Skip to main content

War on Gaza: How Israeli army brutality killed a disabled Palestinian man

Ezz al-Din al-Banna was paralysed from the waist down, but Israeli soldiers beat and dragged him across the ground anyway
Witnesses recall seeing Banna being dragged along the ground despite being paralysed from the waist down (Supplied/Banna Family)
By Maha Hussaini and MEE correspondent in Gaza, occupied Palestine

The particular vulnerabilities of disabled people living in Gaza has been highlighted by the case of Ezz al-Din al-Banna, 40, a disabled man who died in Israeli custody last month.

Banna, who was paralysed from the waist down, was arrested by the Israeli army in late November from a building where he was seeking shelter in Gaza City.

Despite being disabled, Banna was brutally beaten and dragged across the floor by the Israeli soldiers who arrested him.

According to relatives, the wounds sustained in the attack would eventually cause complications that would lead to his death in February.

“He was treated with brutality by the Israeli soldiers, without any regard for his disability,” recalled Mohammed al-Banna, a cousin who was a companion to Ezz al-Din throughout their multiple displacements since 7 October.

Stay informed with MEE's newsletters

Sign up to get the latest alerts, insights and analysis, starting with Turkey Unpacked


Mohammed, 30, was with Ezz al-Din during the first few hours of his detention and provided Middle East Eye with a detailed account of his relative’s suffering before his death.

Ezz al-Din joins more than 31,000 Palestinians killed by Israel at the time of publication.

The vast majority have been killed in indiscriminate bombing by the Israeli army, but many have also been killed by sniper fire, quadcopter attacks, summary executions, starvation and, like Ezz al-Din, as a result of beatings and torture.

“We had stayed in the house where we sought refuge for two days,” recalled Mohammed.

War in Gaza: Starving Palestinians prepare for Ramadan amidst death and destruction
Read More »

“On the third day, Israeli forces stormed the building at around 5am. Until around 6.30am they just shot at the building continuously, as well as firing sound bombs into it.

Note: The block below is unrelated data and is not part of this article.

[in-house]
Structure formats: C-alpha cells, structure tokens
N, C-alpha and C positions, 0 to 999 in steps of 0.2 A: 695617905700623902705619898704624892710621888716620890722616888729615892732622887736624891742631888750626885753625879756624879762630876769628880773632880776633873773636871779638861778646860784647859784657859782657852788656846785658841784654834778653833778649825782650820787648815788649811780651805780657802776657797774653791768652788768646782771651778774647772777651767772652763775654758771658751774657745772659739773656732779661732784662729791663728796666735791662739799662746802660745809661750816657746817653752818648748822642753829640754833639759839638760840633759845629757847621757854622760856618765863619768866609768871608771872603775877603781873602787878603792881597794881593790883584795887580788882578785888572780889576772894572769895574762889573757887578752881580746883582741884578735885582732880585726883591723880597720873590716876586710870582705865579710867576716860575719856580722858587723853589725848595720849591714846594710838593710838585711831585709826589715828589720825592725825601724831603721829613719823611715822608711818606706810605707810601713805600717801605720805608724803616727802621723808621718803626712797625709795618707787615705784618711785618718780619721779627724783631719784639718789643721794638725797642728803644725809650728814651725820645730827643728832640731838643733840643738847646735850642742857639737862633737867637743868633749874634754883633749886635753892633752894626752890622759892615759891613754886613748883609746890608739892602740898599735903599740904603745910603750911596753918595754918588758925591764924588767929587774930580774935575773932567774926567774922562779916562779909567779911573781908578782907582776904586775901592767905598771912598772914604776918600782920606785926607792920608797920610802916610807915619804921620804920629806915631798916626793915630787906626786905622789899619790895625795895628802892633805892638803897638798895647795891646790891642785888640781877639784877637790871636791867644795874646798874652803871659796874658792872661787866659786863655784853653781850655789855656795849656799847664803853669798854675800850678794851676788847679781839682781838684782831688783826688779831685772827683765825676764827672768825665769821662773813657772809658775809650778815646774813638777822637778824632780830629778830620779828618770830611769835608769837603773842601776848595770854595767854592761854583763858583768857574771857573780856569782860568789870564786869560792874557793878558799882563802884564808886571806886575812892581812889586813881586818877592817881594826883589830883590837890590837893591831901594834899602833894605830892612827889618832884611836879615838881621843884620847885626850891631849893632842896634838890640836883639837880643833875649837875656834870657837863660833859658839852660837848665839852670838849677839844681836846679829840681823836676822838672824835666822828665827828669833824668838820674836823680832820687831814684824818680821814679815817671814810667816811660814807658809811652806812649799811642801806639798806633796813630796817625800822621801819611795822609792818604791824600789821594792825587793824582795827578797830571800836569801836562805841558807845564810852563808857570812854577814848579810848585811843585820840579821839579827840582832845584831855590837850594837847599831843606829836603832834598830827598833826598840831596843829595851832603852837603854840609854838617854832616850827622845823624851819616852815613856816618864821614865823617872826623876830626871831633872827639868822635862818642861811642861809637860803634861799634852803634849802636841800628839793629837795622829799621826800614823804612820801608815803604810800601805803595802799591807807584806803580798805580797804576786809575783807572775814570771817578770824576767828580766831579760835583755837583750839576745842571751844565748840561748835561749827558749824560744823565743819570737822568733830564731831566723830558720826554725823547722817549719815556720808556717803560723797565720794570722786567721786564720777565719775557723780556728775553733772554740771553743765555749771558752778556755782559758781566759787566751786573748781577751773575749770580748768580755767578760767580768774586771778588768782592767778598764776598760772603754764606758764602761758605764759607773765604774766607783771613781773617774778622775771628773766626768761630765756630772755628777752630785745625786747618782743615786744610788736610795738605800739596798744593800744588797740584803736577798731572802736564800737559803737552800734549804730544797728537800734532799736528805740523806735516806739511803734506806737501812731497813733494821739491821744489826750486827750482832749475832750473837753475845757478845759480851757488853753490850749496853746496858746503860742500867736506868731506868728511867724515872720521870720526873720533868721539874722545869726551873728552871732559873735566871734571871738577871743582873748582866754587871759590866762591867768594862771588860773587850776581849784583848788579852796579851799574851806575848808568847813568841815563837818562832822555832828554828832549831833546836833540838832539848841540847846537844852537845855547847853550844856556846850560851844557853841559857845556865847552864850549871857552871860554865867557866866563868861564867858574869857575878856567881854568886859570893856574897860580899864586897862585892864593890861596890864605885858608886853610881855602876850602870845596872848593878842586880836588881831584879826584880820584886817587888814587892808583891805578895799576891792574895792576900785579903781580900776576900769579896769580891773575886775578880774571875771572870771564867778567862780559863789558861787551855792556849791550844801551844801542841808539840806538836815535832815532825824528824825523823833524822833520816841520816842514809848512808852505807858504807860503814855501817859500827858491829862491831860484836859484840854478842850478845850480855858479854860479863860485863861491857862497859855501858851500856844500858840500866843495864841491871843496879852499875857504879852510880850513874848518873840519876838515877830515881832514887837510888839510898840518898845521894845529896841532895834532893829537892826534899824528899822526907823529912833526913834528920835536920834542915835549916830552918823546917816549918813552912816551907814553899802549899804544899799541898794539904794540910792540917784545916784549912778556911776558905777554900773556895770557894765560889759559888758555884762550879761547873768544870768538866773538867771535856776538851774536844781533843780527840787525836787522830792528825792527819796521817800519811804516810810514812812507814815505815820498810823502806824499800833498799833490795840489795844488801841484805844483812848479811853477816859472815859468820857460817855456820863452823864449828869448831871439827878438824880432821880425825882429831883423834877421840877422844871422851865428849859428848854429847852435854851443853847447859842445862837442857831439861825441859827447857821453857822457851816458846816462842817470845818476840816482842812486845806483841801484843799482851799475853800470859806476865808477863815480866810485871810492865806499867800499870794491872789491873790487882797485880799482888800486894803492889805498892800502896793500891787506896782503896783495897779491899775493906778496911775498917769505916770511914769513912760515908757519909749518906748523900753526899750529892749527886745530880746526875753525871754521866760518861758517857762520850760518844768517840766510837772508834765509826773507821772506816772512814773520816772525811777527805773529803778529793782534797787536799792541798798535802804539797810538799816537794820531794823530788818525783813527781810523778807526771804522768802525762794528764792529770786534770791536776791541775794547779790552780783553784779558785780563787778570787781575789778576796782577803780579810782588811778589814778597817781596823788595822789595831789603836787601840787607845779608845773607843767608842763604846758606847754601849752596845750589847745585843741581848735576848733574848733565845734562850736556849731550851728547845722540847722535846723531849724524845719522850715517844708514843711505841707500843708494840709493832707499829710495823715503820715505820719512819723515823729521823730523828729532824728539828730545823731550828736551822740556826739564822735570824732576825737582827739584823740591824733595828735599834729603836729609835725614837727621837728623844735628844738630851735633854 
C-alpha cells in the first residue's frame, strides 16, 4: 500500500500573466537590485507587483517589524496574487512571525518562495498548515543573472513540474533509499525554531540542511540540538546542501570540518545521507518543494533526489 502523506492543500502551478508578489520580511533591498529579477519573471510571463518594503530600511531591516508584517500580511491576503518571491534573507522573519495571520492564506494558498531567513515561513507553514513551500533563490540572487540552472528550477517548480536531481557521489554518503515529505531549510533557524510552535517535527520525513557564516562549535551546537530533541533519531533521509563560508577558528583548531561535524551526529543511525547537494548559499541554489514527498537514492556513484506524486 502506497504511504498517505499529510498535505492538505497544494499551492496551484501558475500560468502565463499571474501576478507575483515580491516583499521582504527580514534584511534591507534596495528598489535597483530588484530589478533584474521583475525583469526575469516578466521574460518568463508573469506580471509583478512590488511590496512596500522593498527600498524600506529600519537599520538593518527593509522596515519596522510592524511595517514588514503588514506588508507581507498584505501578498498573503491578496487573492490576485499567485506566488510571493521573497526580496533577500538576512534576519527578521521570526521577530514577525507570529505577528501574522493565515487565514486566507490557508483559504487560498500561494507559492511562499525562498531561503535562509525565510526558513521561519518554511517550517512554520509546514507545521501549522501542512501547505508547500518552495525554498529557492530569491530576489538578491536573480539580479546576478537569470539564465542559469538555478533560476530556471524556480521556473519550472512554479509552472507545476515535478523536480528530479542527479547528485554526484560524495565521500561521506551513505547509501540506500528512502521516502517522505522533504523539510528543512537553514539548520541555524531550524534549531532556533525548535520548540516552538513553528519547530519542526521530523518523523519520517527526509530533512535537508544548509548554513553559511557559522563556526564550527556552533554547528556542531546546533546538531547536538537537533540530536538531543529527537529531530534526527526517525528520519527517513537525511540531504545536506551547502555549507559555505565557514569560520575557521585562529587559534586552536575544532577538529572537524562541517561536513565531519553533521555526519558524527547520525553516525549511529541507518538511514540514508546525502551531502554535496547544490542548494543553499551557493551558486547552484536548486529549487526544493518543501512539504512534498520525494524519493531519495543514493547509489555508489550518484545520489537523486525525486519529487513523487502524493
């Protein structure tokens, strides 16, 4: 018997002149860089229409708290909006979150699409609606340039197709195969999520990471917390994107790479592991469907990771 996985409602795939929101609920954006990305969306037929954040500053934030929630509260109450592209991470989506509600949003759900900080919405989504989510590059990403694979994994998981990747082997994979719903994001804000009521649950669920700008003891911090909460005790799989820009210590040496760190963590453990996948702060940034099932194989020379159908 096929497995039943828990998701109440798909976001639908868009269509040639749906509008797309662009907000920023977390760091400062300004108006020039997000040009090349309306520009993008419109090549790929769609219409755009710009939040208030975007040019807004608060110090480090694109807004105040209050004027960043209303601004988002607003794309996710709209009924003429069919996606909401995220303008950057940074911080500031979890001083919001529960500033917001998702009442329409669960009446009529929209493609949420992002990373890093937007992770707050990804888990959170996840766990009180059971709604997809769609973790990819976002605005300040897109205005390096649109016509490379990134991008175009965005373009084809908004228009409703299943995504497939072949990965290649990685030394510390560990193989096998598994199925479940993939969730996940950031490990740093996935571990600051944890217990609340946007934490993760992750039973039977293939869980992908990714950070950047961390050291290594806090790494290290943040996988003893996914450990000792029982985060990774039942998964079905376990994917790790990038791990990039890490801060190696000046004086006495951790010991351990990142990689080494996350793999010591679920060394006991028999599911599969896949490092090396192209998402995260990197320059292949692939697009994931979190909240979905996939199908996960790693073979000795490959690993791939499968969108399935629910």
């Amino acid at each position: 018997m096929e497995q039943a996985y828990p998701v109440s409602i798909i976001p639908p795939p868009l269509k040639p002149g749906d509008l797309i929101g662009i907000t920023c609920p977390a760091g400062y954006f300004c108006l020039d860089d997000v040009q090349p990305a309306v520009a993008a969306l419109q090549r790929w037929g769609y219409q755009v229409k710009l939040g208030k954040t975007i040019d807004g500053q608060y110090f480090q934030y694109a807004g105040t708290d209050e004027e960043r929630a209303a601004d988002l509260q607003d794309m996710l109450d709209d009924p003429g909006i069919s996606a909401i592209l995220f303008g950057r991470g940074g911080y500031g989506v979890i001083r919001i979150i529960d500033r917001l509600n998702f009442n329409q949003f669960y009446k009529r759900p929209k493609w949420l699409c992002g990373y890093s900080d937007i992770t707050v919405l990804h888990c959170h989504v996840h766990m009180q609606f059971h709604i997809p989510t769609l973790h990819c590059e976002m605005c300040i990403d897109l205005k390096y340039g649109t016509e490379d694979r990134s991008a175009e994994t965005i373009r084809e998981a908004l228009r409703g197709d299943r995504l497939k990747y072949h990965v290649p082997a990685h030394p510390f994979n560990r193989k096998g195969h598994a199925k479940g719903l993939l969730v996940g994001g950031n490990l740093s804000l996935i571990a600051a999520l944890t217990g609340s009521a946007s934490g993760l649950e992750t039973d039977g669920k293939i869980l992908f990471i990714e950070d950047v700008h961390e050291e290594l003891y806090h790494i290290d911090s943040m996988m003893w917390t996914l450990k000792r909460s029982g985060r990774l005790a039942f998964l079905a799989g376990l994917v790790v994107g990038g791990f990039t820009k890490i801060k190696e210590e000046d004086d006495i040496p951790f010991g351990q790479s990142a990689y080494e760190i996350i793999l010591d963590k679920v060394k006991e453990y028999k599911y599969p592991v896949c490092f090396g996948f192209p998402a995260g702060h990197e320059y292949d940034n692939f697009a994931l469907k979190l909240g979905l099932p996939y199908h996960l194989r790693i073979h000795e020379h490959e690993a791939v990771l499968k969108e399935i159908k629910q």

“They knocked on our door and I went to open it. A soldier immediately raised his M16 rifle at me.”

The soldiers ordered the group of men, which included Ezz al-Din and his relatives, to remove their clothes and stand against the wall.

They were then ordered to supply their personal information. The group of men were later told to leave the building but without Ezz al-Din’s wheelchair. Mohammed and another relative had to carry him down to ground level.

As they did, they were presented with a sight that made clear the consequences of not complying with the Israelis.

“While coming down the stairs carrying Ezz, we saw a neighbour, Abu Mohammed Humeid, killed and lying on the ground,” Mohammed recalled.

“They shot him because he had stepped out of his apartment without permission.”

'While coming down the stairs carrying Ezz, we saw a neighbour, Abu Mohammed Humeid, killed and lying on the ground' 

- Mohammed el-Banna, cousin

Outside they were again forced to sit, as Israeli soldiers restrained their hands with zip-ties.

Mohammed said that a 15-hour ordeal, sitting on shards of broken glass, was occasionally punctuated by an Israeli soldier coming over to slap him and Ezz al-Din’s brother, Ihab, across the face.

Ezz al-Din, who was separated from his family members, faced additional hardships, as he was denied food and water and severely beaten by the soldiers.